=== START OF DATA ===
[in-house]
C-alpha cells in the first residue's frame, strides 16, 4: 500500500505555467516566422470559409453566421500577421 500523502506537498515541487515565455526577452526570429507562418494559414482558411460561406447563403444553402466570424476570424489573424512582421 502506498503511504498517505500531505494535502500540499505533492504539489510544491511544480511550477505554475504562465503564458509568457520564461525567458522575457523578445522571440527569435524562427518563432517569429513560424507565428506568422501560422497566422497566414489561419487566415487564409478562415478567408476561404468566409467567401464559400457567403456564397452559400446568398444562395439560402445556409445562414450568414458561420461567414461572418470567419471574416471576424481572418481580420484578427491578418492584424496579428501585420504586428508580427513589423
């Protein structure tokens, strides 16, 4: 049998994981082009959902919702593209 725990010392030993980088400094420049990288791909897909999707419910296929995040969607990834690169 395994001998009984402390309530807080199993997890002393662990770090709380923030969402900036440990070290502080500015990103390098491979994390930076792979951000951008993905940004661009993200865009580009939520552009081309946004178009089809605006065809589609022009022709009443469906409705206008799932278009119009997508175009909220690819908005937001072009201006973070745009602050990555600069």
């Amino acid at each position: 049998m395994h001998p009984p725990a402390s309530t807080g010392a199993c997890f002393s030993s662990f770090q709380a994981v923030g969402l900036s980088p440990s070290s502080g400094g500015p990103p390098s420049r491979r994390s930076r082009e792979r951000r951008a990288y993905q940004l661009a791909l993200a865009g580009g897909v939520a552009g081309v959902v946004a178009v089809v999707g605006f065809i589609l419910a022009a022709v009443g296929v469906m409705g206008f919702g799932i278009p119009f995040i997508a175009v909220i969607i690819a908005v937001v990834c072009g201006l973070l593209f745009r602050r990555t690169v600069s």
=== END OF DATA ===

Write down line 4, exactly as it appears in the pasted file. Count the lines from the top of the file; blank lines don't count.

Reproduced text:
């Amino acid at each position: 049998m395994h001998p009984p725990a402390s309530t807080g010392a199993c997890f002393s030993s662990f770090q709380a994981v923030g969402l900036s980088p440990s070290s502080g400094g500015p990103p390098s420049r491979r994390s930076r082009e792979r951000r951008a990288y993905q940004l661009a791909l993200a865009g580009g897909v939520a552009g081309v959902v946004a178009v089809v999707g605006f065809i589609l419910a022009a022709v009443g296929v469906m409705g206008f919702g799932i278009p119009f995040i997508a175009v909220i969607i690819a908005v937001v990834c072009g201006l973070l593209f745009r602050r990555t690169v600069s």